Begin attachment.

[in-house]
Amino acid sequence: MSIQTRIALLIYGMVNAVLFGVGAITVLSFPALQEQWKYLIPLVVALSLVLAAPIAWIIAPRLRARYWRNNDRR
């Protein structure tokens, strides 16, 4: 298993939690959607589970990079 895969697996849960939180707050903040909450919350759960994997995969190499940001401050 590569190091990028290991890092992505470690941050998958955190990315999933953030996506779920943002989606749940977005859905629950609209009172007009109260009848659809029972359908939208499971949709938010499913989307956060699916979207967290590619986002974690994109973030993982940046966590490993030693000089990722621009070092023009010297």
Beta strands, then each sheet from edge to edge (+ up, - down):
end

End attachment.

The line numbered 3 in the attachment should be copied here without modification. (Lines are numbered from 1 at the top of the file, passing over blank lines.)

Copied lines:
């Protein structure tokens, strides 16, 4: 298993939690959607589970990079 895969697996849960939180707050903040909450919350759960994997995969190499940001401050 590569190091990028290991890092992505470690941050998958955190990315999933953030996506779920943002989606749940977005859905629950609209009172007009109260009848659809029972359908939208499971949709938010499913989307956060699916979207967290590619986002974690994109973030993982940046966590490993030693000089990722621009070092023009010297």